Being ignored by loved ones: Understanding when and why family ostracism inhibits creativity at work

Mayowa T. Babalola, Ho Kwong Kwan, Shuang Ren, Peter Agyemang-Mintah, Haixiao Chen, Jinsong Li

Research output: Contribution to journalArticlepeer-review

31 Citations (Scopus)


This paper extends the understandings of the contextual antecedents of employee creativity at work by examining what can happen when employees are ostracized by loved ones at home, a phenomenon referred to as family ostracism. Drawing on insights from the conservation of resources (COR) theory, we examine the moderated multiple mediation relationships between family ostracism and an individual's creativity at work through strain-based family-to-work conflict (FWC) and creative process engagement (CPE), moderated by the need for affiliation. Using time-lagged data collected from working adults in the United Kingdom, our results demonstrate that the relationship between family ostracism and creativity is negatively and serially mediated by both strain-based FWC and CPE. These results hold even when controlling for the time- and behavior-based dimensions of FWC, workplace ostracism, family undermining, harmonious passion, and Time 1 creativity. Furthermore, individuals with a higher need for affiliation react more strongly to their experiences of family ostracism than those with a lower need. The implications for research and practice are also discussed.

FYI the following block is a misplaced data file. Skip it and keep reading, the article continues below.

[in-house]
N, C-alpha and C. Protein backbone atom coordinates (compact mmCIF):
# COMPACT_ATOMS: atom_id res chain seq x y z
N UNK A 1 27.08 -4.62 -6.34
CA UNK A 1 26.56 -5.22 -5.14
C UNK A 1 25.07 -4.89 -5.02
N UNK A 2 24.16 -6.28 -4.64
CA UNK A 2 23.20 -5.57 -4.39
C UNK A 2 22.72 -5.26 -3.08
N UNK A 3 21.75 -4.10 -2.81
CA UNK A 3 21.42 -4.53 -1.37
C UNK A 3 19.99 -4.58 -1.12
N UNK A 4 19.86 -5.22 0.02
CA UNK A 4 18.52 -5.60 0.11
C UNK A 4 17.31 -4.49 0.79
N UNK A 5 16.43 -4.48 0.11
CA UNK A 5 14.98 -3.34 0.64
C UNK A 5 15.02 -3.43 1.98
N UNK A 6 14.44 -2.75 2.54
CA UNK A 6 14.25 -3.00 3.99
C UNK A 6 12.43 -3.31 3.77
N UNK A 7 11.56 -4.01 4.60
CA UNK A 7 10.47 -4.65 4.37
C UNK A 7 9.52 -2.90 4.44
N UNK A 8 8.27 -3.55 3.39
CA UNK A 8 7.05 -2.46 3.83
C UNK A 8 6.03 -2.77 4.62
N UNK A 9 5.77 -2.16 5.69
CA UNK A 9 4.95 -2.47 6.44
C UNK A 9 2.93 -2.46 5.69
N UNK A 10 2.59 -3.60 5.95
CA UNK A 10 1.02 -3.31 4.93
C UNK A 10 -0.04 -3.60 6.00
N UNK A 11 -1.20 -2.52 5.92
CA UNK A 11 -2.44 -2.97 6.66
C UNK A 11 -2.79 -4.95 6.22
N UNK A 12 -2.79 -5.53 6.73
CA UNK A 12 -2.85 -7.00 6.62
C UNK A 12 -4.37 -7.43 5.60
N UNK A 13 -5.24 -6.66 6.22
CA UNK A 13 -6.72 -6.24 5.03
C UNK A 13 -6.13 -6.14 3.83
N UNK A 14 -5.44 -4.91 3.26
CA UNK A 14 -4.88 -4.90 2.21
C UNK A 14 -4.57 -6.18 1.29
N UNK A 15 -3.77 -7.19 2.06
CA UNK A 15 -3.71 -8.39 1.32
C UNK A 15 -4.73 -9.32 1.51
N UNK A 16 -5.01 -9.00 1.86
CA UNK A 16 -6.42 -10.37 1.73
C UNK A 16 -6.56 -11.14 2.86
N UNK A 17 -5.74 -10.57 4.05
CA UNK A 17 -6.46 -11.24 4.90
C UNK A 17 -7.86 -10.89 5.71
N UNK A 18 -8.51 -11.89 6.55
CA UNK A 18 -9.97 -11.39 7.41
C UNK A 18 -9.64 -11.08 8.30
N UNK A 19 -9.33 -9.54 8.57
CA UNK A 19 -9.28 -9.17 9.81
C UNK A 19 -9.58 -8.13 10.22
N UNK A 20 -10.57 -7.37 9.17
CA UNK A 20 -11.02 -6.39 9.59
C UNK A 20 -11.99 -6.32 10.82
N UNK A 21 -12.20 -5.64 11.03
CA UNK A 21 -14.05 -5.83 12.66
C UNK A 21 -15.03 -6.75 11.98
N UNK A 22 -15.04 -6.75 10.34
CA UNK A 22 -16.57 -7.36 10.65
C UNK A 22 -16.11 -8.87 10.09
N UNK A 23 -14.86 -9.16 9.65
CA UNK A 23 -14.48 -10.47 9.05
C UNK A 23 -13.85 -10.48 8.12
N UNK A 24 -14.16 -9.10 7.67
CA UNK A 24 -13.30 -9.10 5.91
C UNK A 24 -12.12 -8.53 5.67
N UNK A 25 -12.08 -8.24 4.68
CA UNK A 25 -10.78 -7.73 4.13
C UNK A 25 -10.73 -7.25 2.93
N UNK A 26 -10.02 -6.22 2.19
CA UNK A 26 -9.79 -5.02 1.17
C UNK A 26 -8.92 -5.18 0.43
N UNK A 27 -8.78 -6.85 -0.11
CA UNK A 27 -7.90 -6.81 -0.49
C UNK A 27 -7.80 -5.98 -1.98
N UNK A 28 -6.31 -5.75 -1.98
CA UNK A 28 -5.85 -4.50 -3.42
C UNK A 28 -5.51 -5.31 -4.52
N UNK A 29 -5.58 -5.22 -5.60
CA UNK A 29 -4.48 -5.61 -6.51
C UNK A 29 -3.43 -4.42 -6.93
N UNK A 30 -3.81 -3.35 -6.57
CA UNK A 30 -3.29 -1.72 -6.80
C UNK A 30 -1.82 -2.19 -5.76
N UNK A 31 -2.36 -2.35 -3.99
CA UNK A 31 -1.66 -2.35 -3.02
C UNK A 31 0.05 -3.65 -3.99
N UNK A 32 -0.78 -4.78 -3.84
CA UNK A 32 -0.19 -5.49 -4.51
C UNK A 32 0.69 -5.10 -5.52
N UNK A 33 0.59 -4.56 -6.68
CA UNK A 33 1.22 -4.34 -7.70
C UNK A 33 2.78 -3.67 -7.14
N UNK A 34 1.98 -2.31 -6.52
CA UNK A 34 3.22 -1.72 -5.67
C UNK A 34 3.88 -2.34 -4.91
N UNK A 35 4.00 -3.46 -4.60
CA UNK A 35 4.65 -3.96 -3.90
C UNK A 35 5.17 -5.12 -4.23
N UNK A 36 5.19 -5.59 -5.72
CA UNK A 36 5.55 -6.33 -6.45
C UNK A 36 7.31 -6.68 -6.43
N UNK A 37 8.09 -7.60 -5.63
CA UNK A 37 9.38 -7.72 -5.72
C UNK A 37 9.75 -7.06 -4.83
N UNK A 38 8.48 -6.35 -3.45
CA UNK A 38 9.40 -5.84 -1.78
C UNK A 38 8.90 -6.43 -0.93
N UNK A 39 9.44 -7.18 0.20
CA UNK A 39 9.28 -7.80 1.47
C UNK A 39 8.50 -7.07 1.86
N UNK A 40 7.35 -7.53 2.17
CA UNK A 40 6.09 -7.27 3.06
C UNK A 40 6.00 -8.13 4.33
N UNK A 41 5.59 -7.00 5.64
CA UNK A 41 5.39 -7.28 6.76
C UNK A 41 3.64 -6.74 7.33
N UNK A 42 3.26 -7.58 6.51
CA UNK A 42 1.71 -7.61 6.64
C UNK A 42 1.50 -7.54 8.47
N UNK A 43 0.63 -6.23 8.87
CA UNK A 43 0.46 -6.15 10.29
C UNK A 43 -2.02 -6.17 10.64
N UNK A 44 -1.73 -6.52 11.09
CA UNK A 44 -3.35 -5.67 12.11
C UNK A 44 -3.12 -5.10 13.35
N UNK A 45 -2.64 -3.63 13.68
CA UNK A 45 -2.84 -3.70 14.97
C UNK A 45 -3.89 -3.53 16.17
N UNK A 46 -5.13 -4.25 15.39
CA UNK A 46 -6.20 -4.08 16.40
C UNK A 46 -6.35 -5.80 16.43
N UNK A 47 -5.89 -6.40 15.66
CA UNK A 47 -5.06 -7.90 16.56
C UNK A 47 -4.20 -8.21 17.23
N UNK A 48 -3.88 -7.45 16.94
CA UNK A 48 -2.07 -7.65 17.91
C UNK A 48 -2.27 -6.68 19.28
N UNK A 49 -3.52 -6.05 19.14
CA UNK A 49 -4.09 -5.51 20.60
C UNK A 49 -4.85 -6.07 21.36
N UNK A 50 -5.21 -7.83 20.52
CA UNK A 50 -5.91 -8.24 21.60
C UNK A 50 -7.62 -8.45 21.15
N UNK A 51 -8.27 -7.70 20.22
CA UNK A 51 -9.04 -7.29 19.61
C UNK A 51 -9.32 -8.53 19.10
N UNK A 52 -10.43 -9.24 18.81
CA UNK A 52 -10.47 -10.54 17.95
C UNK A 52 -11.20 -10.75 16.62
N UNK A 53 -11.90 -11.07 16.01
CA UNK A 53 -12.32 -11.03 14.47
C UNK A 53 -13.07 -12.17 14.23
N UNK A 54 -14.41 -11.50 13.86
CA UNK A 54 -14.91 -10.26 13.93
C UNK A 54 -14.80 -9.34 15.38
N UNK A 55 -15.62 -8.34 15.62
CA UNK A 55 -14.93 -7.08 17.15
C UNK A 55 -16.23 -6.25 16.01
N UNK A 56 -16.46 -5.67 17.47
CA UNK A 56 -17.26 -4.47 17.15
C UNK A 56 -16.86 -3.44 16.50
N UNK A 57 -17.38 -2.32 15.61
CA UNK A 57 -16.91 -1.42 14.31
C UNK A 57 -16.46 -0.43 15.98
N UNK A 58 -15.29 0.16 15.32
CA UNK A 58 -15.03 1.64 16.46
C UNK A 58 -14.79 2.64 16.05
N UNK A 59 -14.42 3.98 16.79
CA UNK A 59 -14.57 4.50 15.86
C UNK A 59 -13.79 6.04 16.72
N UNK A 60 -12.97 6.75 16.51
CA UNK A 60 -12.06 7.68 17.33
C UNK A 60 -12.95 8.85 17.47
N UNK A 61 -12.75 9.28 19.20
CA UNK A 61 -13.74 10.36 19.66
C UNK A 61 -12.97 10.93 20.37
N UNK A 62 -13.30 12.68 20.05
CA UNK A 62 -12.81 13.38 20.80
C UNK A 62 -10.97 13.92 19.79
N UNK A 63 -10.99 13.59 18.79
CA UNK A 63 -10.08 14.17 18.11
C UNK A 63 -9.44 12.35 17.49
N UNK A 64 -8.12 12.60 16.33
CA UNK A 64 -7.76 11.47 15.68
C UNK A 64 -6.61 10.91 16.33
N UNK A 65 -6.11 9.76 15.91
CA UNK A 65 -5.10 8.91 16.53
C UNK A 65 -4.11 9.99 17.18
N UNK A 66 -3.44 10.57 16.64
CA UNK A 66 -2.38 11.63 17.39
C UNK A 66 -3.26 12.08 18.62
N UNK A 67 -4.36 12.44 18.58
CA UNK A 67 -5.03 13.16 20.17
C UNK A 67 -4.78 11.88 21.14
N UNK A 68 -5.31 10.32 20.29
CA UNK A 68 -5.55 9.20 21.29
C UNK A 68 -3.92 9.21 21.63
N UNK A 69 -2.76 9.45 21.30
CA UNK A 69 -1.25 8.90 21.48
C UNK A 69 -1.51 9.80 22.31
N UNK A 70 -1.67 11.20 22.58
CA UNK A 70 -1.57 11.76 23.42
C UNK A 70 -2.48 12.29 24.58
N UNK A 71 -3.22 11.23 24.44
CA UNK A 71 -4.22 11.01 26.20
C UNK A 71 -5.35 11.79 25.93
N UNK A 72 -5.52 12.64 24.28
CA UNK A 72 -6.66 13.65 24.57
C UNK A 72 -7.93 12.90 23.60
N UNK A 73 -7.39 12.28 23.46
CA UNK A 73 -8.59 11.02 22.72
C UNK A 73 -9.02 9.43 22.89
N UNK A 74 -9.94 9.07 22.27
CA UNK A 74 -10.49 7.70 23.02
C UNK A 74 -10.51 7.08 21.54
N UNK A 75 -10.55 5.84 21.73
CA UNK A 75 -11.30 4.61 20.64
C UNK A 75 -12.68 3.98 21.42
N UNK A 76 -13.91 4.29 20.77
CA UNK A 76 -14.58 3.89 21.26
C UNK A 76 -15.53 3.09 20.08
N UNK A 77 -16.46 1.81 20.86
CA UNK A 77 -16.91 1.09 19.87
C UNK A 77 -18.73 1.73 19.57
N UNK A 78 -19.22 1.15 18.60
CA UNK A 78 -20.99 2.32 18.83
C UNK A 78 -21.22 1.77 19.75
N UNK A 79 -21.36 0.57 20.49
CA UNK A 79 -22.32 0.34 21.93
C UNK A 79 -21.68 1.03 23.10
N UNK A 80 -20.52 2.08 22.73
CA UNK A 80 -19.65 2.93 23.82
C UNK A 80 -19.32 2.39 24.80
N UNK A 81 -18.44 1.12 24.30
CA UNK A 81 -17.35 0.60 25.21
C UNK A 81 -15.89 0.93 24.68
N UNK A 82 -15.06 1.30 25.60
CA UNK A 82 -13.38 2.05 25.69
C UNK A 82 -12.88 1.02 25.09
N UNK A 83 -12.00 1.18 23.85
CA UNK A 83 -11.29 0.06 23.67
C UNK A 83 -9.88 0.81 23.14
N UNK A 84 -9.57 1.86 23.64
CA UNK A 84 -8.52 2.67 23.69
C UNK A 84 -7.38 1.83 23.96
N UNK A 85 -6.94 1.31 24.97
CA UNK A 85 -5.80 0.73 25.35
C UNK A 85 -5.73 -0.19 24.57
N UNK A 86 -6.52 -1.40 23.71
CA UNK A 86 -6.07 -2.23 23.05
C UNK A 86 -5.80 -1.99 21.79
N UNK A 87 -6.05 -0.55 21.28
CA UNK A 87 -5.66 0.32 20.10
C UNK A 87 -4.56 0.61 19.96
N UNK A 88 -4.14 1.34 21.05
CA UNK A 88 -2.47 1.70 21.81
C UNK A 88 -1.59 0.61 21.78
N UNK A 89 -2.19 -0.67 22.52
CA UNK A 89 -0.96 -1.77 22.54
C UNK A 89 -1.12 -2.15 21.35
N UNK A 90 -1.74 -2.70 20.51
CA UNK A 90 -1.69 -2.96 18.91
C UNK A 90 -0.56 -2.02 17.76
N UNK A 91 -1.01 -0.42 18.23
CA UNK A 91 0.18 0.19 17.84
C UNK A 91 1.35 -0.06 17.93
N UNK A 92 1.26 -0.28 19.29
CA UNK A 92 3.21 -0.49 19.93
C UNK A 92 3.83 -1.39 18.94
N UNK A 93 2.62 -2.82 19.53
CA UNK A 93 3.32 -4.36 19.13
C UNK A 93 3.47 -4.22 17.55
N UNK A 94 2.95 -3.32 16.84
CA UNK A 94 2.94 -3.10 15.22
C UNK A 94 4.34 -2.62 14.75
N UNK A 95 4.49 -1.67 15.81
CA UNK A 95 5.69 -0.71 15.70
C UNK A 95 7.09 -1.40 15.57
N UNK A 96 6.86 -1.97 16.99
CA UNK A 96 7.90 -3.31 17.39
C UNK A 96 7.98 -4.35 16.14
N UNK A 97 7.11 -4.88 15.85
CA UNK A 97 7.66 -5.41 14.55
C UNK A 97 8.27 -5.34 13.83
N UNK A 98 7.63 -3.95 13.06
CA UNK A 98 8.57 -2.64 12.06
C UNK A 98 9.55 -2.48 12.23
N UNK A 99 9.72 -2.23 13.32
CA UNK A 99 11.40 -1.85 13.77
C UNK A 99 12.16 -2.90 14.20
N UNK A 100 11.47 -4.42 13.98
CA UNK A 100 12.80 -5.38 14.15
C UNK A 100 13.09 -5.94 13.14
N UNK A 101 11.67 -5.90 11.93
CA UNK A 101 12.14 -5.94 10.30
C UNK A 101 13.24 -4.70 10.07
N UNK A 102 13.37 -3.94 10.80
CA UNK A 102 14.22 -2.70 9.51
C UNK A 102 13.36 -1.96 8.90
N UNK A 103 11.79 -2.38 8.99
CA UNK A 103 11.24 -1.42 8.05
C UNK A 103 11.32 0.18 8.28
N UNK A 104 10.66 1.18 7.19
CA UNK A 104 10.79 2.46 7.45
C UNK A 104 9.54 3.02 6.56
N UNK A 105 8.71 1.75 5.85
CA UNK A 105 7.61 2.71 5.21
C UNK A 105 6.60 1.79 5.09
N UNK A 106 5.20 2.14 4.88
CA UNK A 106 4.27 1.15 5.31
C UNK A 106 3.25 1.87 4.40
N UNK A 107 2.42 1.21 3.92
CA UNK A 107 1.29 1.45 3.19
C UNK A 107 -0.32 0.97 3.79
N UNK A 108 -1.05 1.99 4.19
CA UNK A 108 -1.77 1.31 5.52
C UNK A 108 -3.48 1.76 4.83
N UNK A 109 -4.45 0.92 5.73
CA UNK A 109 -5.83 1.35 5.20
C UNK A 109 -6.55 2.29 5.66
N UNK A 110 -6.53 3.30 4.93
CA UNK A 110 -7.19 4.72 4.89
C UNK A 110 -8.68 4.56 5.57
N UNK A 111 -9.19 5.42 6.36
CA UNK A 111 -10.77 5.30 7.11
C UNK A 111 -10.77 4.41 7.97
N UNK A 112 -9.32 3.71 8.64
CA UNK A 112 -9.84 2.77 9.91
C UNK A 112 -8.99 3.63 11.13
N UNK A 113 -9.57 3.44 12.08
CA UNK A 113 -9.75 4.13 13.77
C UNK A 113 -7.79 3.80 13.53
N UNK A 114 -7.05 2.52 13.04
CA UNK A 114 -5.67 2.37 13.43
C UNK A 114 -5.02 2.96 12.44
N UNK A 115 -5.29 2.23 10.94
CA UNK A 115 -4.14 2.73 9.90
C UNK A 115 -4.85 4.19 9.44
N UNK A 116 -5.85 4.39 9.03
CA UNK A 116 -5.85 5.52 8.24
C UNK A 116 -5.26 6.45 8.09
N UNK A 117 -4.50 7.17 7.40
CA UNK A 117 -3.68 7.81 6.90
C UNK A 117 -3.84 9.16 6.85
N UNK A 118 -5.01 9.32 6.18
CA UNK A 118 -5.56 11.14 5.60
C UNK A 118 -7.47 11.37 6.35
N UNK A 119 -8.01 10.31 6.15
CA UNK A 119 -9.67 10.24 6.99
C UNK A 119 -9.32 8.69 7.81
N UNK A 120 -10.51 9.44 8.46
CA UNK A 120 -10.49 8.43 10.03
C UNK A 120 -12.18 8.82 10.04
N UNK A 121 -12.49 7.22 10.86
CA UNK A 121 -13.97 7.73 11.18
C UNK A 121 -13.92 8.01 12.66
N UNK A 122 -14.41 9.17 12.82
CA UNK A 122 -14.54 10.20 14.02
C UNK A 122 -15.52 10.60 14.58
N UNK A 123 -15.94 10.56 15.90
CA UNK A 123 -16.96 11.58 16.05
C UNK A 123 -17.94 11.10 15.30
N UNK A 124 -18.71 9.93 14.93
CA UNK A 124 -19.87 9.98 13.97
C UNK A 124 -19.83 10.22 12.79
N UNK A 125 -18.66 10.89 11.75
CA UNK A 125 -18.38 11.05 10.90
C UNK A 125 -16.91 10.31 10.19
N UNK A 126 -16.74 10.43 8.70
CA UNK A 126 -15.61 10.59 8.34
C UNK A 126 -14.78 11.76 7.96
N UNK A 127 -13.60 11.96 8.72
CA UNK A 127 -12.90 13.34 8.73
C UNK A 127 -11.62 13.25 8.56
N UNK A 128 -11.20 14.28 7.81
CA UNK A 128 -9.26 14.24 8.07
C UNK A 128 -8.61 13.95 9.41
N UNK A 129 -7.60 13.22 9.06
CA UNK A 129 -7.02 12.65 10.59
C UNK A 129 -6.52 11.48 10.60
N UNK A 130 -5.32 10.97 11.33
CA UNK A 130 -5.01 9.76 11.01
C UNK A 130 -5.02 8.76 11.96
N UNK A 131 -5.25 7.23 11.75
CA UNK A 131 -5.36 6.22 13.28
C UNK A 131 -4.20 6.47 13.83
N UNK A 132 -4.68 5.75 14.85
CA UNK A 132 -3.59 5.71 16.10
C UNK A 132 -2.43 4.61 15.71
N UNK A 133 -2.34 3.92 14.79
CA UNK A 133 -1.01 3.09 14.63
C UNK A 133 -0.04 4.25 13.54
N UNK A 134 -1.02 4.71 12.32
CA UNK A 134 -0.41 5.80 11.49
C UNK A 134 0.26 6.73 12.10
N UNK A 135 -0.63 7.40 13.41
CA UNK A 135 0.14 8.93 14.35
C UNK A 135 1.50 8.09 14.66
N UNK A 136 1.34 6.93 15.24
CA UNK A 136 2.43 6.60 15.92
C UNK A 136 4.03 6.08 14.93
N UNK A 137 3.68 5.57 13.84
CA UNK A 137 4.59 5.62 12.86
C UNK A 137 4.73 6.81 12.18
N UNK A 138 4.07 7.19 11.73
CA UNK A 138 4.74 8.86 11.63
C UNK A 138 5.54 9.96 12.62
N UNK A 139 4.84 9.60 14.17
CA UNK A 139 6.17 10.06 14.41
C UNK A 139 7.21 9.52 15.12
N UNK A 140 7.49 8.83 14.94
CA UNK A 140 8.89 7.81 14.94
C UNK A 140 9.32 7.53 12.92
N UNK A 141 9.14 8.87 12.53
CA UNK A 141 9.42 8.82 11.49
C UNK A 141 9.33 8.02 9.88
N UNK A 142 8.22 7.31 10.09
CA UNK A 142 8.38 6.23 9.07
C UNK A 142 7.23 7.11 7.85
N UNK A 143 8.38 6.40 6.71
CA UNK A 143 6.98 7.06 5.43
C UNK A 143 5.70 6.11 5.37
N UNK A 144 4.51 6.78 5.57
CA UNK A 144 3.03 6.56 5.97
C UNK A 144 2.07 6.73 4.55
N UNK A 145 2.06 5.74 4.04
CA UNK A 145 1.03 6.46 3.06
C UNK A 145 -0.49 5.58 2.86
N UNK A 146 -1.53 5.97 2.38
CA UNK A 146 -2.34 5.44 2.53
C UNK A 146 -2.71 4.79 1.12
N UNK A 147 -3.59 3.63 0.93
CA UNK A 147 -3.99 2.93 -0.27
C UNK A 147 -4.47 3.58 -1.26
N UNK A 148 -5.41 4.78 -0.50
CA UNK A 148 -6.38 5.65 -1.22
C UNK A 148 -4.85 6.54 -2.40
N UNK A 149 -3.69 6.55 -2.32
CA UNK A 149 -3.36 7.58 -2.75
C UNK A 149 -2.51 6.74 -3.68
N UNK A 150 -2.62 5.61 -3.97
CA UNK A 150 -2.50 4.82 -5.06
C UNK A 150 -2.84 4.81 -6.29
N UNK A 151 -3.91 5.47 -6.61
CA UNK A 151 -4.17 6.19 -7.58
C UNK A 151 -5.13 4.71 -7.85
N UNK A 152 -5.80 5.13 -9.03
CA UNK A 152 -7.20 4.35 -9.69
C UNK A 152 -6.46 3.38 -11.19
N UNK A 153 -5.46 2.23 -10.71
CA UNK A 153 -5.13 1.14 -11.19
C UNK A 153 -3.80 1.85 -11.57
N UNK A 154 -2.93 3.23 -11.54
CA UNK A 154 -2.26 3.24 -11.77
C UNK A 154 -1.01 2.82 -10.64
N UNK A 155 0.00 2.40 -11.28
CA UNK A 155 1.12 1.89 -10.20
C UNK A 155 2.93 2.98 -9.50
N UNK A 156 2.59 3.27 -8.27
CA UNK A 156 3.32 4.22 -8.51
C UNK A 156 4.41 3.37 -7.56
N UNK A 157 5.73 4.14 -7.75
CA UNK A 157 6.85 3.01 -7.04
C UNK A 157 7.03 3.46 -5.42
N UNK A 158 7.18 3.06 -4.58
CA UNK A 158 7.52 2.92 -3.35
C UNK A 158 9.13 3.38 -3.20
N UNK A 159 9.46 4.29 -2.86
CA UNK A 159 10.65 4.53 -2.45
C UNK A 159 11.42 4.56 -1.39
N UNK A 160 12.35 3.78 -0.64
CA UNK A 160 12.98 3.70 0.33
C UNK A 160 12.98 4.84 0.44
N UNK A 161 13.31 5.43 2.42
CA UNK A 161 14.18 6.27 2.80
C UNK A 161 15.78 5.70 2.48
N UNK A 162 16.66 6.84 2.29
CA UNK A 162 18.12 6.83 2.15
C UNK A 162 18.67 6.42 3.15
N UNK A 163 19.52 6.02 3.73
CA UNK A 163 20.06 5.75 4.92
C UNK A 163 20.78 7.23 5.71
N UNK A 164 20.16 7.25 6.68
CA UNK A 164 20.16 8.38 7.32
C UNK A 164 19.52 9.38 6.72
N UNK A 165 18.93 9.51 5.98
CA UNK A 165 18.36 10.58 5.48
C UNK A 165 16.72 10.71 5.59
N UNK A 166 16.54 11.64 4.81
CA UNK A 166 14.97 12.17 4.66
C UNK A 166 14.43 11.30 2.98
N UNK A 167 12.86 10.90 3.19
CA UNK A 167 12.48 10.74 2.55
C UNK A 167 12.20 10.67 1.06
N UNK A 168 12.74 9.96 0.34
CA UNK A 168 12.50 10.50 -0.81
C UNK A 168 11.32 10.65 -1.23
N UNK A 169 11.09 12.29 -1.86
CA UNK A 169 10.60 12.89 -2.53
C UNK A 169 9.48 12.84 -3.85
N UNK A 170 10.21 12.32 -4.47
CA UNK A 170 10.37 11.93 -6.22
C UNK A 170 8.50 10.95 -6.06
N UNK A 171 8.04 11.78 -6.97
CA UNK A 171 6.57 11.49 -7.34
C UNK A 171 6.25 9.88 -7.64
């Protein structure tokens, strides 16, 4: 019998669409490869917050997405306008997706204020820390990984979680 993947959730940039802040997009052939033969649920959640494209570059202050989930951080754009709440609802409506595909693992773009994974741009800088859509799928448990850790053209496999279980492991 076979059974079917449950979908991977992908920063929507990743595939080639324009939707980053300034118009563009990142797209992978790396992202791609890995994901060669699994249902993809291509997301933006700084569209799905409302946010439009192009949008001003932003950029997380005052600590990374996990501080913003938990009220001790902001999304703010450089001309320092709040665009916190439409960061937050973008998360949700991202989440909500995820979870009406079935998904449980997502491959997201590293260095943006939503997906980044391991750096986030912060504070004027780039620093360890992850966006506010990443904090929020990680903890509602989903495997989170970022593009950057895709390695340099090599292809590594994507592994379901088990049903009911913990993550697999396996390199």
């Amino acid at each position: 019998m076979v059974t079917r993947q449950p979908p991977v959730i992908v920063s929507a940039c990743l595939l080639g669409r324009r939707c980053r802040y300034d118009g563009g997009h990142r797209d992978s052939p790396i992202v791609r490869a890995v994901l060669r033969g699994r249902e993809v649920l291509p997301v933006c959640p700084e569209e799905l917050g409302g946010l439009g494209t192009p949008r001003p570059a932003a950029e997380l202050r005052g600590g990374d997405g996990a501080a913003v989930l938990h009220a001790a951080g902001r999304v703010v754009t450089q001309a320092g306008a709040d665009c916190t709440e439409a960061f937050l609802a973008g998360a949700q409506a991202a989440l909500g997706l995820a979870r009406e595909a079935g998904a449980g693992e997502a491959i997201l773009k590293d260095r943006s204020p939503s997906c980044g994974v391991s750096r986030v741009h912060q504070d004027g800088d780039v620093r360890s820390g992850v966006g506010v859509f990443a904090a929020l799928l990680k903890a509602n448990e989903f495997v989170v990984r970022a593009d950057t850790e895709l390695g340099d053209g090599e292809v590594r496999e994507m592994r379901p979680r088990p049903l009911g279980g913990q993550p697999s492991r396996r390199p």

Original languageEnglish
Pages (from-to)349-364
Number of pages16
JournalJournal of Organizational Behavior
Issue number3
Publication statusPublished - Mar 2021
Externally publishedYes


  • creative process engagement
  • creativity
  • family ostracism
  • family–work conflict
  • need for affiliation

ASJC Scopus subject areas

  • Applied Psychology
  • Sociology and Political Science
  • General Psychology
  • Organizational Behavior and Human Resource Management


Dive into the research topics of 'Being ignored by loved ones: Understanding when and why family ostracism inhibits creativity at work'. Together they form a unique fingerprint.

Cite this